In episode 5 of the Generation Pandemic podcast we discuss the mental health and wellbeing of children before, during and after the pandemic. Joining host, Catherine McDonald, are Professor Cathy Cresswell and Dr Jennifer McMahon from the Co-SPACE study, Professor Birgitta Rabe from the Institute of Social and Economic Research, and Laura, a mother of two primary school aged children. Laura explains how the isolation and anxiety caused by the pandemic has manifested in her children’s behaviour, and the panel discuss how they have tracked children’s mental health changes and the urgent need to address the effects they have evidenced.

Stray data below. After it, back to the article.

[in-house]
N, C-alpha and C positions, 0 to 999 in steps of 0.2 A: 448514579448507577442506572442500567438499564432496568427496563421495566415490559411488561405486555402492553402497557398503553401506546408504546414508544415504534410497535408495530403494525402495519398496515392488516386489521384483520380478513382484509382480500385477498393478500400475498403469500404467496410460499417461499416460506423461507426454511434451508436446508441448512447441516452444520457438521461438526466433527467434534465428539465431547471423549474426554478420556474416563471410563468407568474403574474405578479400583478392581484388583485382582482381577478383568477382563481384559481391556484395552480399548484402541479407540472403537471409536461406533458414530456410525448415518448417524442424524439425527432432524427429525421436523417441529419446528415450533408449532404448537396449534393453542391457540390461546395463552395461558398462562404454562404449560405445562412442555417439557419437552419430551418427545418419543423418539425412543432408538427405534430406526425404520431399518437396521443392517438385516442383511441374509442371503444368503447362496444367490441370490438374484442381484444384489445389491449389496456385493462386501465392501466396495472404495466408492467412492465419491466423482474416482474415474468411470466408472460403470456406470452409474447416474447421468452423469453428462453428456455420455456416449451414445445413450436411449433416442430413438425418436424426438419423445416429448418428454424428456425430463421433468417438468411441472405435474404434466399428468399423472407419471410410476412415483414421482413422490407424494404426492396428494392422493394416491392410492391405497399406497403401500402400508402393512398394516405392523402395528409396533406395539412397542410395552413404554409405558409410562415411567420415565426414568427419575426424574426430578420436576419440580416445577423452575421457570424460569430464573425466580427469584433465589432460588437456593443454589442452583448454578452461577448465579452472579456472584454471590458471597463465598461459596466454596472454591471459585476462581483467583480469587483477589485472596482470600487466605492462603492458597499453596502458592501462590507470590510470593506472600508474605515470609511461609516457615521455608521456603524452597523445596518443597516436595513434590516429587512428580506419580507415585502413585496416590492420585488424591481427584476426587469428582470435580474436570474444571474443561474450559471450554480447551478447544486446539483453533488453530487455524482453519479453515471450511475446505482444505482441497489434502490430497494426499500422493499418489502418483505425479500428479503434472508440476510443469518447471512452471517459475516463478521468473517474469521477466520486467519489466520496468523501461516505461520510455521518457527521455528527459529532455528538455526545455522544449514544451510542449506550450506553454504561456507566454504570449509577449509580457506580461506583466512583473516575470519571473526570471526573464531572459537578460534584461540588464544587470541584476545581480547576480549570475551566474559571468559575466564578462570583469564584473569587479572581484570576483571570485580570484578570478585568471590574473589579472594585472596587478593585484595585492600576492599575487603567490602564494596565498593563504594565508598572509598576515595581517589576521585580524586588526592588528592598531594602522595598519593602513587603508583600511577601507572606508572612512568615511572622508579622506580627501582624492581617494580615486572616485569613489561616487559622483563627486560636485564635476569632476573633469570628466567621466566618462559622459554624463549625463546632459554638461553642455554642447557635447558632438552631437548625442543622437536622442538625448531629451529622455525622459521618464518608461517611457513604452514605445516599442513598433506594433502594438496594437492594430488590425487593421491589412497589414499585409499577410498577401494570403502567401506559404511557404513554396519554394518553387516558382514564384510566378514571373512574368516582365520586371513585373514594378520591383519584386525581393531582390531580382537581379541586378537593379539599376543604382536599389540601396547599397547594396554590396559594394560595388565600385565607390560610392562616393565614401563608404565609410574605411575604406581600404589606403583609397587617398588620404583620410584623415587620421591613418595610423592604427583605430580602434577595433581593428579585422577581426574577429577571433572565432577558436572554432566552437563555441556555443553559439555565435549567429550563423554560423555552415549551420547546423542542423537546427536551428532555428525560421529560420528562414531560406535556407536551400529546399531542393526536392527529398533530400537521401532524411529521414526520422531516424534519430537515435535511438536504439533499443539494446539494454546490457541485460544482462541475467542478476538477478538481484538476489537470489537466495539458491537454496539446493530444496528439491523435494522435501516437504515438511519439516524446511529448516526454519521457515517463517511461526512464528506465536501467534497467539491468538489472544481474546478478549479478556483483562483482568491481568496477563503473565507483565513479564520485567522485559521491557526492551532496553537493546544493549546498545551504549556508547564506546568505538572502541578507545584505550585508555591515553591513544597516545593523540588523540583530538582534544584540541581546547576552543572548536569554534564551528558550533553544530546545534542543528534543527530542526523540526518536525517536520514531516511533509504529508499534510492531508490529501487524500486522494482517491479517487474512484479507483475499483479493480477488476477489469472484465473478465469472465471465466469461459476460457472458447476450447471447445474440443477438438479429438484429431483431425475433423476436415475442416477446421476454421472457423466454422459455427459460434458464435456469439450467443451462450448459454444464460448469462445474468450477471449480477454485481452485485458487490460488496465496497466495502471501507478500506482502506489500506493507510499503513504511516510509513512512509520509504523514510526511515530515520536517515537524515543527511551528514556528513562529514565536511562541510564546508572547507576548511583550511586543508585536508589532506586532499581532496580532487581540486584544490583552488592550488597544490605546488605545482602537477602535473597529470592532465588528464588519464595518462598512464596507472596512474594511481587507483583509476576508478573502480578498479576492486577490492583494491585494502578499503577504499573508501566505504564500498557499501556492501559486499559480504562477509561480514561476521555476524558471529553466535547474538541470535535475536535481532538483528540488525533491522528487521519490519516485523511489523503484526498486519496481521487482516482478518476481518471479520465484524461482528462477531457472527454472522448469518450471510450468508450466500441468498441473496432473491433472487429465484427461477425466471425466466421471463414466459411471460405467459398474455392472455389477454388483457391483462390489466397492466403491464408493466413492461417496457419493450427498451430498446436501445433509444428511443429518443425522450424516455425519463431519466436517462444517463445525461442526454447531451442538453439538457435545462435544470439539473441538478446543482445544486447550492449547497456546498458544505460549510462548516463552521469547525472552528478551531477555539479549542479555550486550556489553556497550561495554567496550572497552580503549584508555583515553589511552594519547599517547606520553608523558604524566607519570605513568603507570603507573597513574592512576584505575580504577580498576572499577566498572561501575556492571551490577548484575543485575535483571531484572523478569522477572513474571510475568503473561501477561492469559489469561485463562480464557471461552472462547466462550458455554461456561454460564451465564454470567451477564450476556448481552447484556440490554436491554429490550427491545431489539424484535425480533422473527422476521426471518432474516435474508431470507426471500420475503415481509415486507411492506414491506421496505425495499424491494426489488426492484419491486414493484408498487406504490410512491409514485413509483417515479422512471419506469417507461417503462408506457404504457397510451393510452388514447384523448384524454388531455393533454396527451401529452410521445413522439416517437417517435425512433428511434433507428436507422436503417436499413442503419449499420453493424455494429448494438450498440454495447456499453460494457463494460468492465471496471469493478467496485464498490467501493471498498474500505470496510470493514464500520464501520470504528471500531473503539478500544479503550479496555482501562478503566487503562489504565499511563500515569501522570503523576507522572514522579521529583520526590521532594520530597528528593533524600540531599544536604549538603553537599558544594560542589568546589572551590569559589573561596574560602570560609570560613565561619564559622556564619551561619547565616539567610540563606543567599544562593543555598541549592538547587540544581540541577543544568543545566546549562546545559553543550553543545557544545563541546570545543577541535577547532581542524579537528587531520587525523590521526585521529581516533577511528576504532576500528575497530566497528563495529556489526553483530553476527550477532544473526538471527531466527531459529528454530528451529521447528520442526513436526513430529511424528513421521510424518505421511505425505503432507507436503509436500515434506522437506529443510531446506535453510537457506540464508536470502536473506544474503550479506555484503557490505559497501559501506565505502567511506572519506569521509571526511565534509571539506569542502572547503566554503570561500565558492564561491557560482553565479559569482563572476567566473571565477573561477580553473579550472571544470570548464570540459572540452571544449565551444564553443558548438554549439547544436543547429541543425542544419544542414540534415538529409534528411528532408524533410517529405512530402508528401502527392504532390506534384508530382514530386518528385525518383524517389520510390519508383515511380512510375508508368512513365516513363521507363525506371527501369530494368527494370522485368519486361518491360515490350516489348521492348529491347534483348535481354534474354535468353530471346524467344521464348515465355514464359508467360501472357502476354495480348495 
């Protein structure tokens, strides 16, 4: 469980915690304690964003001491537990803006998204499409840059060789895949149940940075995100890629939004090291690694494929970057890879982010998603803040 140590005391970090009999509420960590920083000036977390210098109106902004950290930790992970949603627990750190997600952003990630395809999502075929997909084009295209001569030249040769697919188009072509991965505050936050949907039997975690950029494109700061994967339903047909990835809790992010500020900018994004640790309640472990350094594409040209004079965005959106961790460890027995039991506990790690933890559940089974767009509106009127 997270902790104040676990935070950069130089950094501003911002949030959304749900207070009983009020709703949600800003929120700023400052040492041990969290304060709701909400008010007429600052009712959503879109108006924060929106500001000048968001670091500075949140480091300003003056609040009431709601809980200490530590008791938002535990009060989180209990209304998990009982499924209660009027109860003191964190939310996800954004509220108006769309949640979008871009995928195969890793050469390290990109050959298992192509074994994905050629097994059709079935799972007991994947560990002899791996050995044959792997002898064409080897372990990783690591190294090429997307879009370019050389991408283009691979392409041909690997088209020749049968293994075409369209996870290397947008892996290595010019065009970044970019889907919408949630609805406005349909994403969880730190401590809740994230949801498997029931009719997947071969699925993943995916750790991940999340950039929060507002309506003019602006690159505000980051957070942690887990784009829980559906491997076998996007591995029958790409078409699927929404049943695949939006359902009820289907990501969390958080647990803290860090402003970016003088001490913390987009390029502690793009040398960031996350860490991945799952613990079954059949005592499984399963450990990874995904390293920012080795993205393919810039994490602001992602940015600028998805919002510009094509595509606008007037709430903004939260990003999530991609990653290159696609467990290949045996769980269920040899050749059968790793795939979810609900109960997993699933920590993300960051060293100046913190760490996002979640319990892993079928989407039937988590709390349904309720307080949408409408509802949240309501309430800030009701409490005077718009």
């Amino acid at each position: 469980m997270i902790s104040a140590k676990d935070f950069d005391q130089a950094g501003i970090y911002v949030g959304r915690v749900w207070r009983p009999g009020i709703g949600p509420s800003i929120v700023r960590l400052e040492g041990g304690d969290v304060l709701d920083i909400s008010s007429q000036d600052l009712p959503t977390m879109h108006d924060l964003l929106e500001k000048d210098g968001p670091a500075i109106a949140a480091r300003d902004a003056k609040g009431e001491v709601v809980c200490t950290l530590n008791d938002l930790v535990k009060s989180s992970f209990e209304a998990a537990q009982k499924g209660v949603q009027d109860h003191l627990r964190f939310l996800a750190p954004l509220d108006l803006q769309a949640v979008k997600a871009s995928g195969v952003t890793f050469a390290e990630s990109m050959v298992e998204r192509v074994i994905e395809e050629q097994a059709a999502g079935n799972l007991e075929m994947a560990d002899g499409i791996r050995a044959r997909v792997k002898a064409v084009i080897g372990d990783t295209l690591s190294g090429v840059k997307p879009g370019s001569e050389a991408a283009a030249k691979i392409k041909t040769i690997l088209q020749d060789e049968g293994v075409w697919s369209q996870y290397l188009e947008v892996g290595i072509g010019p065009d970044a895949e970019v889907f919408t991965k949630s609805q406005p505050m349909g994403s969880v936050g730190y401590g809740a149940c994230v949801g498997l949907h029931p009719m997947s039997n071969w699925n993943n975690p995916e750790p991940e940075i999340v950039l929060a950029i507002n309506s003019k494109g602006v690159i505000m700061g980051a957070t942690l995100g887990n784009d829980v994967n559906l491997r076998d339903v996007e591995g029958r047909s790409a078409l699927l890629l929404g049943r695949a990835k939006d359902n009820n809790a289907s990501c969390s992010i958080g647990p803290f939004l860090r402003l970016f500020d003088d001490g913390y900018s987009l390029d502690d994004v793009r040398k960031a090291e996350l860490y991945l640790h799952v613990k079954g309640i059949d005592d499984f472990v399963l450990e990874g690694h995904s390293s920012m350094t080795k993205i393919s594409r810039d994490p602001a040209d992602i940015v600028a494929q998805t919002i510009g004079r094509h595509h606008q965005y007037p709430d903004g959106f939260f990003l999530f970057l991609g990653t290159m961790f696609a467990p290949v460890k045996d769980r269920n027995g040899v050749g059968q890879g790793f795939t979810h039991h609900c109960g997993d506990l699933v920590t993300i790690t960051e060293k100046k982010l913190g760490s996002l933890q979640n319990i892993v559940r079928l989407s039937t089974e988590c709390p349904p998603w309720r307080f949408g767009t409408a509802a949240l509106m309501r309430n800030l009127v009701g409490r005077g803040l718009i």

Catherine McDonald 0:04
Hello, and welcome to Generation Pandemic, a podcast from the Interdisciplinary Child Wellbeing Network, looking at the impact of the COVID-19 crisis on children in the UK and Ireland. I’m Catherine McDonald and today we’re focusing on how the pandemic has affected the mental health and wellbeing of children. In a moment we’ll be hearing about the work of Professor Cathy Cresswell and Dr. Jennifer McMahon from the Co-SPACE study, and a Professor Birgitta Rabe from the Institute for Social and Economic Research. But first we’re going to hear from Laura, a mother of two primary school aged children. I began by asking her what effects the pandemic has had on her son and daughter?